Via Robin Goldstein, the work of Coco Krumme who analyzed wine reviews and classified words according to whether they are typically used to describe expensive or inexpensive wines.

She found that “about 65% of commonly occurring words are non-overlapping.” Words like “old,” “elegant,” “intense,” “supple,” “velvety,” “smoky,” “tobacco,” and “chocolate” predict expensive wines; “pleasing,” “refreshing,” “value,” “enjoy,” “bright,” “light,” “fresh, “tropical,” “pink,” “fruity,” “good,” “clean,” “tasty,” and “juicy” predict cheap wines. As for suggested pairings, “steak” and “shellfish” predict expensive wines; “chicken” predicts cheap wines.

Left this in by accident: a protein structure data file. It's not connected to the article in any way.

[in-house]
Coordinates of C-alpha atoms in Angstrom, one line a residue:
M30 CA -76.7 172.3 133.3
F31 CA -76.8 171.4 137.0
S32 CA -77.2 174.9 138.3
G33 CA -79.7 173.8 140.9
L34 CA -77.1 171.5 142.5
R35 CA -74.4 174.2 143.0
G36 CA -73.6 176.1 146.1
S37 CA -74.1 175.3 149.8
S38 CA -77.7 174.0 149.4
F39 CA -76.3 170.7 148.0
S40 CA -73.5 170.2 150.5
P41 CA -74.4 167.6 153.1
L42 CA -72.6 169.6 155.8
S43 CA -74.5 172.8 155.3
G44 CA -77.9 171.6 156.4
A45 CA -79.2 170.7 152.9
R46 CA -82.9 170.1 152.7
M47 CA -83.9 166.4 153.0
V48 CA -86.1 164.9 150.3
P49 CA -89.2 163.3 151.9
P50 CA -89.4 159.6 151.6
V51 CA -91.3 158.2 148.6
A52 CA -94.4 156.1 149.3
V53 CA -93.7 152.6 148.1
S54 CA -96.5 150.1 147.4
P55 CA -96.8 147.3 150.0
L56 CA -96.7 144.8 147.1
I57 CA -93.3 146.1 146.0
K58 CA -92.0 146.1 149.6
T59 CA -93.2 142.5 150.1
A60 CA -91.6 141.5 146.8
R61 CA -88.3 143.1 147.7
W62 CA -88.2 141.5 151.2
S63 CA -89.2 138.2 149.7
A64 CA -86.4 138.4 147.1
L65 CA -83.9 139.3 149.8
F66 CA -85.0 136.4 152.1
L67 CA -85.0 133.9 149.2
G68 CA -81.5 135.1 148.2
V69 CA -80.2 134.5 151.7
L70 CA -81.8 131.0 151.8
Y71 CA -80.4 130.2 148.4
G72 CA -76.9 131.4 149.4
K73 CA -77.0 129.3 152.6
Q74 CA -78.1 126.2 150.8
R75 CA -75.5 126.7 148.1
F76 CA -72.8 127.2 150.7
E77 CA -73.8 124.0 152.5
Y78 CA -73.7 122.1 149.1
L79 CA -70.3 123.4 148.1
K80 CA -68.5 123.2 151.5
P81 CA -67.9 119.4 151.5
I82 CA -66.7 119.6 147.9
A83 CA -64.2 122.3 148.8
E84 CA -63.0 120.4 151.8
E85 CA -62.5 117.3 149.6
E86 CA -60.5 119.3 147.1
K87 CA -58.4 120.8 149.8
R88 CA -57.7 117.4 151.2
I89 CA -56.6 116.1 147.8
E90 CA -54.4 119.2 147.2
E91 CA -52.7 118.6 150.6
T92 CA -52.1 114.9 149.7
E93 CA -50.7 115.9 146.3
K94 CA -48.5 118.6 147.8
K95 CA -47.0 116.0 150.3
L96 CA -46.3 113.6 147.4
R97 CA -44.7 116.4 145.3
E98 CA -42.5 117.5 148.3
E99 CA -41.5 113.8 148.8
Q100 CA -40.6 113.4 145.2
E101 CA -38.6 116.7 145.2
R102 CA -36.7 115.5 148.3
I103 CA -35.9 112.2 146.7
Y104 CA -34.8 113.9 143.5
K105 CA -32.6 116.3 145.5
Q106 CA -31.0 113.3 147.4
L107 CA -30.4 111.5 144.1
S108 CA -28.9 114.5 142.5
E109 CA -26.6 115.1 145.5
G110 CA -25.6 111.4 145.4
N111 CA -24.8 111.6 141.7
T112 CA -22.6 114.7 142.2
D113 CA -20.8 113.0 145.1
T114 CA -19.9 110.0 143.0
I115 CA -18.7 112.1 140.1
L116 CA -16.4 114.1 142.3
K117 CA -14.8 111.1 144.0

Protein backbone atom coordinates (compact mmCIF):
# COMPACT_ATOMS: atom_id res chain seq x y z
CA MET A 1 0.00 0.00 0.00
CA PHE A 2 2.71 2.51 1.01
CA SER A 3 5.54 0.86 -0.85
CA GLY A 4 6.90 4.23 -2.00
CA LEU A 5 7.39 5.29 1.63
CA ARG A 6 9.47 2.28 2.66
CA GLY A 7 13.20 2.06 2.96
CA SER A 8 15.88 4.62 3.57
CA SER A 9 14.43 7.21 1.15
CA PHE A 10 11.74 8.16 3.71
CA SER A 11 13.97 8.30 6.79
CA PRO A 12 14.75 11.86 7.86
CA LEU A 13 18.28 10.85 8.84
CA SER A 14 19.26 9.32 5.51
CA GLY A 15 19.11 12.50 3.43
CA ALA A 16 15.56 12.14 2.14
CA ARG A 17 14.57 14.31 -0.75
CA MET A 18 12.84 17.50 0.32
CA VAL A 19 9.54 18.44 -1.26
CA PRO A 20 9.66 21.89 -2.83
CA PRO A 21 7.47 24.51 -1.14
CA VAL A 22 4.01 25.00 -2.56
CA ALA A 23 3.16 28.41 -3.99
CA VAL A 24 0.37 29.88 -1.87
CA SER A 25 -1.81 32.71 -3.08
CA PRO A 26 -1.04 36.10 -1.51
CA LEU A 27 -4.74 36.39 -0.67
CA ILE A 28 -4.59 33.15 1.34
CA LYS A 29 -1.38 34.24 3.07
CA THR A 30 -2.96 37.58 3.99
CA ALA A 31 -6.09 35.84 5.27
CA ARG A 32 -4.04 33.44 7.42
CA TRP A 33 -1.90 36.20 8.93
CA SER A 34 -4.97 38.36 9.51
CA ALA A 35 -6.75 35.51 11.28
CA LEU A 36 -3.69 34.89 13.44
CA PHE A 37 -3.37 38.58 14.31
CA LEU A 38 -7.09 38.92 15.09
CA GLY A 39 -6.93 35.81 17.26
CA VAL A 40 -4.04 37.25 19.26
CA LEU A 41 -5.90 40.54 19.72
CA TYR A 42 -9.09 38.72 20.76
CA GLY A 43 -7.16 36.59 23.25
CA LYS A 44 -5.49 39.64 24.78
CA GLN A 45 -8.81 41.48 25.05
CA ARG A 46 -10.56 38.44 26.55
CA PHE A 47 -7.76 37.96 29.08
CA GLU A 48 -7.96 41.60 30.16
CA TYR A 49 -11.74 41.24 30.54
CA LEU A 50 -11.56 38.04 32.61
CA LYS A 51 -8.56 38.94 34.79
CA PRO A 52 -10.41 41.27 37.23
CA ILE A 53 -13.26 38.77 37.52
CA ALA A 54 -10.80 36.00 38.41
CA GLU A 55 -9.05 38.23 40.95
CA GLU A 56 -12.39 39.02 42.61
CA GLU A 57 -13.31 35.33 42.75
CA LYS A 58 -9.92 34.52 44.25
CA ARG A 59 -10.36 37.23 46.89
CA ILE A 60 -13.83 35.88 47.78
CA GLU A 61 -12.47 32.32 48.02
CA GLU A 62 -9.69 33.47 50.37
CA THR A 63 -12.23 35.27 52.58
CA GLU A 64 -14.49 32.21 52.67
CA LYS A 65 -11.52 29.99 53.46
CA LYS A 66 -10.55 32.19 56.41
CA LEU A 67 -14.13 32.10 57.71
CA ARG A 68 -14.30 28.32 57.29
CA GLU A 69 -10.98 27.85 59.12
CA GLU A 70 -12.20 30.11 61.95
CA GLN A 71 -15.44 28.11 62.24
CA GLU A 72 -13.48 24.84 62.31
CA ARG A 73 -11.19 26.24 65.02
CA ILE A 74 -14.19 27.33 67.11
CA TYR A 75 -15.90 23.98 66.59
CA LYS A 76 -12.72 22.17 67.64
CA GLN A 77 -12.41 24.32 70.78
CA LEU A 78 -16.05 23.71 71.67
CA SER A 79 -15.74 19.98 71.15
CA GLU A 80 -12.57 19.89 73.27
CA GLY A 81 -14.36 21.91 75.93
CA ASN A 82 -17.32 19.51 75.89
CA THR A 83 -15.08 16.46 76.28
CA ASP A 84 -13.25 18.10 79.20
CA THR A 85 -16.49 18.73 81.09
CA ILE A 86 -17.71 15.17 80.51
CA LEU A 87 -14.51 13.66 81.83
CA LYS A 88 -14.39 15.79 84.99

As Robin points out it matters whether the reviews were based on blind tastings.  If so, then the choice of word is in response to the taste of the wine and the correlation with price just tells us which words reviewers use to convey good taste.  (Assuming you think that price is correlated with taste.)  If the tastings were not blind then it is more likely that reviewers are responding to the label and are choosing words in response to the price.